Zederman attended college at The University of Kansas and studied journalism; however, he was relatively uncertain about what he wanted to do upon his graduation. Seeking advice, he conferred with a school counselor who posed a question to him that he remembers to this day.

“‘Danny, what can you do for eight or more hours a day and get paid for it, or not get paid for it; what’s something you’re passionate about?,’” Zederman recalled the counselor asking him. “I said, ‘I’m passionate about sports, and I’m passionate about the radio.’”

The sports radio format was still in its growth phase at the time Zederman attended college in the late 1990s, and the ways to begin working in it were not as widely known. As a result, Zederman had to perform much of his own research to learn the available roles and unearth the path to a successful career. Once this research was complete, he knew that the sports radio industry was for him and started trying to position himself for success in this competitive industry. After all, Zederman grew up in the city of Chicago as an avid sports fan and a steadfast radio listener by osmosis wherefore he sought to merge his two passions into a career.

Over two decades later, Zederman has experienced his journey in radio at home in “The Windy City,” starting his career in 2002 as the operations manager of Newsweb’s conglomerate of Chicago-based stations: WSBC, WCSN, WNDZ and WCFJ. He began working as a producer at The Score in late 2003 and stayed there for just over two years before making the move to ESPN 1000 WMVP Chicago in 2006. In this role, Zederman proved to be an integral part to the station’s development, producing notorious radio programs including Mac, Jurko & Harry, Kap & J. Hood and Silvy & Carmen. One of Zederman’s favorite memories from his time at the station came in 2016 when his beloved Chicago Cubs won Game 7 of the World Series, breaking their infamous 108-year-long championship drought.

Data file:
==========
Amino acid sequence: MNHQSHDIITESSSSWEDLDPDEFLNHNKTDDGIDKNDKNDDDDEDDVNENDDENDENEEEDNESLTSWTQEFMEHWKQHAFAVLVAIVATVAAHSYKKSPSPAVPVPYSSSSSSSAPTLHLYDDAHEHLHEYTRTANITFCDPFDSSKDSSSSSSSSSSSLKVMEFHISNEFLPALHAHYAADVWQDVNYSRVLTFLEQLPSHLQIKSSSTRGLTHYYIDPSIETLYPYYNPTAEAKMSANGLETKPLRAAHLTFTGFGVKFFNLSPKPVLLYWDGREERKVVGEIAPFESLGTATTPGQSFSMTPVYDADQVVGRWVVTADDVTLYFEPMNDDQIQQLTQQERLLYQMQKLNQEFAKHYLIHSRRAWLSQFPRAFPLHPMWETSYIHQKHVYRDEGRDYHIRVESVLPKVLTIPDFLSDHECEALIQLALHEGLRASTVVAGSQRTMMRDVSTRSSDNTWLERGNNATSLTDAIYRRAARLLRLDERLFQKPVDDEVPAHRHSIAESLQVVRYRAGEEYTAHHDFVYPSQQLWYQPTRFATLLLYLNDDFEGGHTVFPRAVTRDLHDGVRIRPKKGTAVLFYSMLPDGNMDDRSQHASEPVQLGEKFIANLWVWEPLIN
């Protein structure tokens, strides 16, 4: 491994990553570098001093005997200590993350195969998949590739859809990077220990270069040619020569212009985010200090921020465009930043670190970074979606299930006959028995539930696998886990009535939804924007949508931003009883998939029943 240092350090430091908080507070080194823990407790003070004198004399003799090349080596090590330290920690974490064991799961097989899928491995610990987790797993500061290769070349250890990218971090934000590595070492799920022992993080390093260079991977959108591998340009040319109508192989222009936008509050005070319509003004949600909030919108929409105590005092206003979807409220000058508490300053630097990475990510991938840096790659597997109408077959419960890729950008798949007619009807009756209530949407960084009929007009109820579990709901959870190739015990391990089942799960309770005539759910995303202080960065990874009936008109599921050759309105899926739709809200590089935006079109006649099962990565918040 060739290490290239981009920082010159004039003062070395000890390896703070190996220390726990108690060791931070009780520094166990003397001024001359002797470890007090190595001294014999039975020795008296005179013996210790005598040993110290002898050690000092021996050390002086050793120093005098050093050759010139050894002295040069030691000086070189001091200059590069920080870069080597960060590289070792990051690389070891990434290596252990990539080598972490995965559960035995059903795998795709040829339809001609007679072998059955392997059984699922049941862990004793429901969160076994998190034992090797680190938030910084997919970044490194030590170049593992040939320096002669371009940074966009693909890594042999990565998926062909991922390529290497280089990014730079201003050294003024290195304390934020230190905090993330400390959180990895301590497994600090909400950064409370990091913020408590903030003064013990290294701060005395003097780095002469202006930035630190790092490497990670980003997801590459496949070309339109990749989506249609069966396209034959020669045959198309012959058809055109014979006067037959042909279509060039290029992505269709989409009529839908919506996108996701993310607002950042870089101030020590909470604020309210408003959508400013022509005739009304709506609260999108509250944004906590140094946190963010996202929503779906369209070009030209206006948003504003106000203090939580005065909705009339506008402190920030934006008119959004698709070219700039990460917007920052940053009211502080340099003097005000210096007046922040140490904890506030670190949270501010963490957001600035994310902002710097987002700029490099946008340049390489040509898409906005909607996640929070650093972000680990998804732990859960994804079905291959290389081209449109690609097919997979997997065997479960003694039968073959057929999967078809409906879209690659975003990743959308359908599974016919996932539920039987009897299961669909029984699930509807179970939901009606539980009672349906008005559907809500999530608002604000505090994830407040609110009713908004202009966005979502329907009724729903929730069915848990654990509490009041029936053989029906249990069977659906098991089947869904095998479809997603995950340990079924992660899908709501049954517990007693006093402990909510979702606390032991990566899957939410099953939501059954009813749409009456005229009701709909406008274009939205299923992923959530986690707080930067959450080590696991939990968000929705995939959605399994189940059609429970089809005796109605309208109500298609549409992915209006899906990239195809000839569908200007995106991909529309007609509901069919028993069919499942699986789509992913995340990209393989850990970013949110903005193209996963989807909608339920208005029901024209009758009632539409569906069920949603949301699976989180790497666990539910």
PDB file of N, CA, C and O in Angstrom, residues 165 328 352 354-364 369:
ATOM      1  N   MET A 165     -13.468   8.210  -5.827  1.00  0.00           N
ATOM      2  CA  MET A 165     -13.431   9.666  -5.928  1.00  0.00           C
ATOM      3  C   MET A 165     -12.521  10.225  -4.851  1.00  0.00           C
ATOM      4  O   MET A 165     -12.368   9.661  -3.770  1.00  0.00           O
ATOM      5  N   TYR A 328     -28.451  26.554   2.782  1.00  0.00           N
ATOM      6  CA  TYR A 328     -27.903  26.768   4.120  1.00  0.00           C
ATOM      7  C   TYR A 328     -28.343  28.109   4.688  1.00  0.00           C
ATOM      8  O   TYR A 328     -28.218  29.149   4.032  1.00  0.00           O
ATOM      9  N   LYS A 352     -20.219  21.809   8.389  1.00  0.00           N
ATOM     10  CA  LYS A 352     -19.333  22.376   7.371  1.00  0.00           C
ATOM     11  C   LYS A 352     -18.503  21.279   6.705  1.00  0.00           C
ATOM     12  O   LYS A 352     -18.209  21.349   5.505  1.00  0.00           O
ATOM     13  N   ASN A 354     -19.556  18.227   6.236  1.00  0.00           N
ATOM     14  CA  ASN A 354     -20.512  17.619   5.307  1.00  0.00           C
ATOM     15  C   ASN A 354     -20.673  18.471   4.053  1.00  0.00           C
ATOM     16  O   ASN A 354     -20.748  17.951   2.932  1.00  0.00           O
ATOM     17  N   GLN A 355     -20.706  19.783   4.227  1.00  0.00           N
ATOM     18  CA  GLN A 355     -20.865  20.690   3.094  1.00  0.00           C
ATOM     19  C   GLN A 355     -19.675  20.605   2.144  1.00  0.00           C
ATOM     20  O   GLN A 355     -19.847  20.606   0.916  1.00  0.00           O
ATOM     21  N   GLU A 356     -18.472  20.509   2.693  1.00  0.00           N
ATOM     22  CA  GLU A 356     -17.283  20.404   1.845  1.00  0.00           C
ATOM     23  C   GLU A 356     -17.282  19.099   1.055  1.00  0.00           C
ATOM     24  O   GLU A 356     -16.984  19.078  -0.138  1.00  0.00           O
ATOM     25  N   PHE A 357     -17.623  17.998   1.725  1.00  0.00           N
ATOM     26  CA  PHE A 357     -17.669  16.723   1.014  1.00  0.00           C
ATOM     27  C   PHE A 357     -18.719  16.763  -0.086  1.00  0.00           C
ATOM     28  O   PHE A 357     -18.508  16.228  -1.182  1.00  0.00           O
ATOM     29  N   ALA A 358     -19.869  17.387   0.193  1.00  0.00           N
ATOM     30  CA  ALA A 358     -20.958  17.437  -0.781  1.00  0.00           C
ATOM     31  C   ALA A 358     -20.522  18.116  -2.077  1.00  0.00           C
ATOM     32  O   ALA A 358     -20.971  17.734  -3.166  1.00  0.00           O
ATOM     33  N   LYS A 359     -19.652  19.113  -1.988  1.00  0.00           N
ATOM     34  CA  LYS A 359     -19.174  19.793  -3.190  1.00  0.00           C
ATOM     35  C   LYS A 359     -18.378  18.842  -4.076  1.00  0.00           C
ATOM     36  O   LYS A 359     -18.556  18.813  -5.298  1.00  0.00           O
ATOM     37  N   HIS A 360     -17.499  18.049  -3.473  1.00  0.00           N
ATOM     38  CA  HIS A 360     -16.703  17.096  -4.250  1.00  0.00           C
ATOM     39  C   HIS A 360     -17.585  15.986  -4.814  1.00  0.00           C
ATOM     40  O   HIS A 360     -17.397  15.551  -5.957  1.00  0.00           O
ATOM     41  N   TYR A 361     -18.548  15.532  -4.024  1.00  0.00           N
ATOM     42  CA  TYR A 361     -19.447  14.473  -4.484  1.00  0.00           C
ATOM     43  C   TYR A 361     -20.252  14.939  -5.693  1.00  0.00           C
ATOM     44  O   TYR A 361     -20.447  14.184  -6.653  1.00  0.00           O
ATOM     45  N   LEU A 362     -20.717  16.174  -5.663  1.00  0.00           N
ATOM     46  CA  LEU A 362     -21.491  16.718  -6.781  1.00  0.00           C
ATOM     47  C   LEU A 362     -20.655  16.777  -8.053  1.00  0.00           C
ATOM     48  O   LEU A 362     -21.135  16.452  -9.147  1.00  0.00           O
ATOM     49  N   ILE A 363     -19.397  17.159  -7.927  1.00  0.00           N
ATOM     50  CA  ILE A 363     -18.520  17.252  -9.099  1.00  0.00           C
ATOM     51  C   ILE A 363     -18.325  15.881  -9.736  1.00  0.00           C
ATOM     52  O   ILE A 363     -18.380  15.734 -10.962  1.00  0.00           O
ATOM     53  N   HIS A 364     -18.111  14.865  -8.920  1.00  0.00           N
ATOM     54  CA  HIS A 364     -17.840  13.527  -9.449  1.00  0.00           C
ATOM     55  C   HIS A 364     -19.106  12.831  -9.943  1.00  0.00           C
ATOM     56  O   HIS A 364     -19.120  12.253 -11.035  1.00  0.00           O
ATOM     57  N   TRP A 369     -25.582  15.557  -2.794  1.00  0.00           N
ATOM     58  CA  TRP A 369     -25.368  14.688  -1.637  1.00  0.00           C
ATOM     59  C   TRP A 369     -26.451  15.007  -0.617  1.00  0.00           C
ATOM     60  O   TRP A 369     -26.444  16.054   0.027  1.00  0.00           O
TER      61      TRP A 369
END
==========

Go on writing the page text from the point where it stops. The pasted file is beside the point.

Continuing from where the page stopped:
“I got to be [at] Game 7 of the World Series, [and] that was incredible,” Zederman said. “The next day we went on the air; my favorite baseball team of all-time just won the World Series… and I’m producing a sports talk radio show celebrating a game that I was at in which the Cubs won the World Series – that was incredible.”

Good Karma Brands purchased ESPN 1000 WMVP Chicago as part of a $15 million long-term affiliation agreement with The Walt Disney Company that also included ESPN 710 KSPN Los Angeles and ESPN 1050 WEPN New York. While ESPN 1000 was being operated by Good Karma Brands since October 2019 under a local marketing agreement, Zederman remained in his role as a show producer.

Yet shortly after the official purchase of the station at the start of the new year, Zederman was promoted to director of content, a role he has since been working in for just under seven months. While he has a new title, Zederman knows working as a producer for over fifteen years effectively prepared him for this new responsibility in radio management.

“I’ve got to think about things further down the line than just the next day’s show like you do when you’re a producer, but you’re still wearing the same hat,” expressed Zederman. “The goal is to find out what the fan wants to hear; what the fan wants to consume; and how to best serve the fan. Although the role’s different, I think being a producer is the best minor-league system for somebody who wants to go into programming because you have a great touch [and] a great feel for what the fans want.”

From an outsider’s perspective, making the shift from being a producer to being director of content could seem daunting because of potential animosity from new subordinates. For Zederman though, garnering their respect was not a difficult task because of his longevity at the station, familiarity with the staff and enduring desire to position the station for sustained success.

“I’ve been here for almost seventeen years. I’ve worked for most of these guys and gals that work in this building,” said Zederman. “They’ve seen my work ethic; they’ve seen how much I care; they’ve seen how much I want this place to succeed, and they respect that.”